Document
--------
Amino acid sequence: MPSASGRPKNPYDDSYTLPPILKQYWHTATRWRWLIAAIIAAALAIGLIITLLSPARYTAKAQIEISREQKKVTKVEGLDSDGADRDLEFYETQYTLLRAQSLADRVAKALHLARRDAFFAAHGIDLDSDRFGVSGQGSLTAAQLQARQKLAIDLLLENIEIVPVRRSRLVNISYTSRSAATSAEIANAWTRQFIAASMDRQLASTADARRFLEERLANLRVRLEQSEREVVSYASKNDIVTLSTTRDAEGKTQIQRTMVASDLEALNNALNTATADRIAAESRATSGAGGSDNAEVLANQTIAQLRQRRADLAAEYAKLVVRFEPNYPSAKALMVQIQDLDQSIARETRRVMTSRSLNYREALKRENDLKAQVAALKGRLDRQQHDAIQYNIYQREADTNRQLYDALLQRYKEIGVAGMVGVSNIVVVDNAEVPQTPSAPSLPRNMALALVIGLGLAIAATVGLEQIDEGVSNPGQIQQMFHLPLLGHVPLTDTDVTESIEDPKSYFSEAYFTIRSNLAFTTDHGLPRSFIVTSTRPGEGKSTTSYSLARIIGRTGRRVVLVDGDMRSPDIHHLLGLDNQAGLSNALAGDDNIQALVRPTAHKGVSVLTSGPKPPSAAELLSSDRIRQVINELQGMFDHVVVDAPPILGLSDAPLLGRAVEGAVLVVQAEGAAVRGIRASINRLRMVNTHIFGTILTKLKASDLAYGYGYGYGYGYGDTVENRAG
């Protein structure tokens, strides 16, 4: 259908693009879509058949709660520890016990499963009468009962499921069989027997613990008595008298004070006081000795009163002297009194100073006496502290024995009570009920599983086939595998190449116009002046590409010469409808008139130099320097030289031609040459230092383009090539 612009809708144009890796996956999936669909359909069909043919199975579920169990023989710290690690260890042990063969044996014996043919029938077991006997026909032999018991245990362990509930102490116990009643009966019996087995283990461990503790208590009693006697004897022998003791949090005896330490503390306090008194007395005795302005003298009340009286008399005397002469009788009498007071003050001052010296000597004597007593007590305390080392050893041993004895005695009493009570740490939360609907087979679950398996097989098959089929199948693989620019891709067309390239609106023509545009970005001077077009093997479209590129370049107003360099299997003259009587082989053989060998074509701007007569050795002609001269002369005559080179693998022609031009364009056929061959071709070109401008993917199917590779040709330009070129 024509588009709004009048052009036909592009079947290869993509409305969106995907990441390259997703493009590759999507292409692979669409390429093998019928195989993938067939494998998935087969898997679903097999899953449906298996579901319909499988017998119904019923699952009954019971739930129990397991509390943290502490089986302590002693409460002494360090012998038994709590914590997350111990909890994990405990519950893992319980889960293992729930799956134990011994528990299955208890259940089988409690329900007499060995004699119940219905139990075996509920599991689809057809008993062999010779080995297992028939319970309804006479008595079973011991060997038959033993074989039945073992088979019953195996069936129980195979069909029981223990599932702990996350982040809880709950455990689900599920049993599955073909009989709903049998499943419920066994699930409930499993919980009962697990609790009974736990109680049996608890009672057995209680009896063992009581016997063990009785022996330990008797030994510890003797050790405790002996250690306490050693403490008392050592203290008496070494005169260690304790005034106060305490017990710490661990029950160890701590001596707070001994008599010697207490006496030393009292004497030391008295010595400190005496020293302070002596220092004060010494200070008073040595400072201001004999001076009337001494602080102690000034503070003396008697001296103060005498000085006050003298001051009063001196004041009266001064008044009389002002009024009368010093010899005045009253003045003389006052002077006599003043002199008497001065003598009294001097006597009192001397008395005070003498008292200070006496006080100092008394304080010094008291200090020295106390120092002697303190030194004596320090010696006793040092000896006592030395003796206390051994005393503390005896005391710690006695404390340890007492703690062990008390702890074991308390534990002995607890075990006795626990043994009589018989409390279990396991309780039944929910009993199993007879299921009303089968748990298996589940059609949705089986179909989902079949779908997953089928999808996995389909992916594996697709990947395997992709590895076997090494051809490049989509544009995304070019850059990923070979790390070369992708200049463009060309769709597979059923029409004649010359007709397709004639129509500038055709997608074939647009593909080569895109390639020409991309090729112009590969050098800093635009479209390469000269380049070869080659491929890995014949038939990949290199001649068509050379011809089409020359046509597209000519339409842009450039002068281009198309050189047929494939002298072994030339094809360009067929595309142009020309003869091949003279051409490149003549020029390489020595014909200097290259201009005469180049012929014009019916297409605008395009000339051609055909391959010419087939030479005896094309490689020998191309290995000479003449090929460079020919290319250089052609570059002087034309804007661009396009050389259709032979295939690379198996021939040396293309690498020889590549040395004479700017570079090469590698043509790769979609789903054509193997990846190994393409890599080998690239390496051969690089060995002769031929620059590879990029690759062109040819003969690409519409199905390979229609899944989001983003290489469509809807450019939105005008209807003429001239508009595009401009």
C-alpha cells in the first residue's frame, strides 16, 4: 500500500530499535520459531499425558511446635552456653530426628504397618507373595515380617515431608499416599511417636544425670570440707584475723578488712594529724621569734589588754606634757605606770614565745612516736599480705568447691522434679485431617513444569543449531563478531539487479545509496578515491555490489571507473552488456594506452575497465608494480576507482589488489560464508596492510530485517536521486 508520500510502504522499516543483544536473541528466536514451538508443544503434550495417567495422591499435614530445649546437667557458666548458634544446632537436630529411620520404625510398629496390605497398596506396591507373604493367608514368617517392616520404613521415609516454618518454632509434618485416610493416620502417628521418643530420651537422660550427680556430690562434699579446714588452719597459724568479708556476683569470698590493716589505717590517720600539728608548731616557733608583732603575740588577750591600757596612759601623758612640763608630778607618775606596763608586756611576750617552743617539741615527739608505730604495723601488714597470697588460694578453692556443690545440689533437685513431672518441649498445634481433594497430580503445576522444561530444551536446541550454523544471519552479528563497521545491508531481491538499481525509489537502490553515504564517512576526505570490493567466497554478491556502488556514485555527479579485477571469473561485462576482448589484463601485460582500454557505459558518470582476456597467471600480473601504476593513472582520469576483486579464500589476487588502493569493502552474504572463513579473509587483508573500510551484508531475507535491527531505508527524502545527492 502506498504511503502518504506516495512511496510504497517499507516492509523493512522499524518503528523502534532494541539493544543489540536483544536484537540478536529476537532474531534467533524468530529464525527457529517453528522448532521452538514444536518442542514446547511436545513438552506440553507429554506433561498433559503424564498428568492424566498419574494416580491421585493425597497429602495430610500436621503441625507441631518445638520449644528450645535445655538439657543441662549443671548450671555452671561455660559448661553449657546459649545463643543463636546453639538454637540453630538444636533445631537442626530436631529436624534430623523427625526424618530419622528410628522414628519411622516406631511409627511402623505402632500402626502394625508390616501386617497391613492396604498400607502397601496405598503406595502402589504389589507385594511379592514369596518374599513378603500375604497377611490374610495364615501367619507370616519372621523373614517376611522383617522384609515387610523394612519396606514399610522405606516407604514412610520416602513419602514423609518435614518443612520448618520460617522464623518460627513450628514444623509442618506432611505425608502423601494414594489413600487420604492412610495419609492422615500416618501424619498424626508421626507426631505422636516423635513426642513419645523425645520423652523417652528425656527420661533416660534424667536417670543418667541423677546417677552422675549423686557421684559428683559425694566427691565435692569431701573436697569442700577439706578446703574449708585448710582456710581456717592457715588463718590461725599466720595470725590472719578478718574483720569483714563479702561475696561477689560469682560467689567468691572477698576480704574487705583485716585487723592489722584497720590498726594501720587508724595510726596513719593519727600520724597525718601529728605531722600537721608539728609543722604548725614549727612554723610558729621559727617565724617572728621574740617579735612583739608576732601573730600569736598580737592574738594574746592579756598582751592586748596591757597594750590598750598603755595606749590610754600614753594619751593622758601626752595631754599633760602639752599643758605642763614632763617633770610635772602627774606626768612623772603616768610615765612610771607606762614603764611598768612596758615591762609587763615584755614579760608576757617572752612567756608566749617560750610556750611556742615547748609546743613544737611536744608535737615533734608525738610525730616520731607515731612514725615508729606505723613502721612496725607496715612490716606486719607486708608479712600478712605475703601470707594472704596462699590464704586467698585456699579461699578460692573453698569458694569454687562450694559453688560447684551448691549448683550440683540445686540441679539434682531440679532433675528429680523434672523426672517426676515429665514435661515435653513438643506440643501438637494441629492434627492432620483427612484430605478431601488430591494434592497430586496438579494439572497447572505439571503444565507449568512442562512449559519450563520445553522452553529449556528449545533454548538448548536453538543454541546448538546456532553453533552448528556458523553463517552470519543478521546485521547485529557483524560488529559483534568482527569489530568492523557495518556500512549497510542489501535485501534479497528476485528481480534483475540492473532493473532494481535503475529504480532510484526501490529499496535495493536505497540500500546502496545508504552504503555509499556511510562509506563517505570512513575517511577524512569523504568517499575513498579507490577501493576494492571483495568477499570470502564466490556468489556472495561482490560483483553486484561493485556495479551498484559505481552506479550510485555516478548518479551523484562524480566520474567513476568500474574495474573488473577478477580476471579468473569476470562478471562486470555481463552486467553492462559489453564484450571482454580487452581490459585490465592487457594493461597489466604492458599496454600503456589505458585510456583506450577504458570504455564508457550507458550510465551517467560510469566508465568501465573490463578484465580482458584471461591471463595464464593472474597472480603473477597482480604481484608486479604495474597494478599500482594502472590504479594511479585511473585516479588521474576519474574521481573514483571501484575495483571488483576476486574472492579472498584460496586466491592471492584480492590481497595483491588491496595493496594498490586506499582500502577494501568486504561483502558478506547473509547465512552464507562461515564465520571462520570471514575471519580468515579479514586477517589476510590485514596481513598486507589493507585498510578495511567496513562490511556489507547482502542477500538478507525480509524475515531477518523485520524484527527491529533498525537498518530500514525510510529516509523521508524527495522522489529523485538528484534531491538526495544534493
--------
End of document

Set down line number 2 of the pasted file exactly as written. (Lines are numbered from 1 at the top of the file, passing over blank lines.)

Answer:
């Protein structure tokens, strides 16, 4: 259908693009879509058949709660520890016990499963009468009962499921069989027997613990008595008298004070006081000795009163002297009194100073006496502290024995009570009920599983086939595998190449116009002046590409010469409808008139130099320097030289031609040459230092383009090539 612009809708144009890796996956999936669909359909069909043919199975579920169990023989710290690690260890042990063969044996014996043919029938077991006997026909032999018991245990362990509930102490116990009643009966019996087995283990461990503790208590009693006697004897022998003791949090005896330490503390306090008194007395005795302005003298009340009286008399005397002469009788009498007071003050001052010296000597004597007593007590305390080392050893041993004895005695009493009570740490939360609907087979679950398996097989098959089929199948693989620019891709067309390239609106023509545009970005001077077009093997479209590129370049107003360099299997003259009587082989053989060998074509701007007569050795002609001269002369005559080179693998022609031009364009056929061959071709070109401008993917199917590779040709330009070129 024509588009709004009048052009036909592009079947290869993509409305969106995907990441390259997703493009590759999507292409692979669409390429093998019928195989993938067939494998998935087969898997679903097999899953449906298996579901319909499988017998119904019923699952009954019971739930129990397991509390943290502490089986302590002693409460002494360090012998038994709590914590997350111990909890994990405990519950893992319980889960293992729930799956134990011994528990299955208890259940089988409690329900007499060995004699119940219905139990075996509920599991689809057809008993062999010779080995297992028939319970309804006479008595079973011991060997038959033993074989039945073992088979019953195996069936129980195979069909029981223990599932702990996350982040809880709950455990689900599920049993599955073909009989709903049998499943419920066994699930409930499993919980009962697990609790009974736990109680049996608890009672057995209680009896063992009581016997063990009785022996330990008797030994510890003797050790405790002996250690306490050693403490008392050592203290008496070494005169260690304790005034106060305490017990710490661990029950160890701590001596707070001994008599010697207490006496030393009292004497030391008295010595400190005496020293302070002596220092004060010494200070008073040595400072201001004999001076009337001494602080102690000034503070003396008697001296103060005498000085006050003298001051009063001196004041009266001064008044009389002002009024009368010093010899005045009253003045003389006052002077006599003043002199008497001065003598009294001097006597009192001397008395005070003498008292200070006496006080100092008394304080010094008291200090020295106390120092002697303190030194004596320090010696006793040092000896006592030395003796206390051994005393503390005896005391710690006695404390340890007492703690062990008390702890074991308390534990002995607890075990006795626990043994009589018989409390279990396991309780039944929910009993199993007879299921009303089968748990298996589940059609949705089986179909989902079949779908997953089928999808996995389909992916594996697709990947395997992709590895076997090494051809490049989509544009995304070019850059990923070979790390070369992708200049463009060309769709597979059923029409004649010359007709397709004639129509500038055709997608074939647009593909080569895109390639020409991309090729112009590969050098800093635009479209390469000269380049070869080659491929890995014949038939990949290199001649068509050379011809089409020359046509597209000519339409842009450039002068281009198309050189047929494939002298072994030339094809360009067929595309142009020309003869091949003279051409490149003549020029390489020595014909200097290259201009005469180049012929014009019916297409605008395009000339051609055909391959010419087939030479005896094309490689020998191309290995000479003449090929460079020919290319250089052609570059002087034309804007661009396009050389259709032979295939690379198996021939040396293309690498020889590549040395004479700017570079090469590698043509790769979609789903054509193997990846190994393409890599080998690239390496051969690089060995002769031929620059590879990029690759062109040819003969690409519409199905390979229609899944989001983003290489469509809807450019939105005008209807003429001239508009595009401009």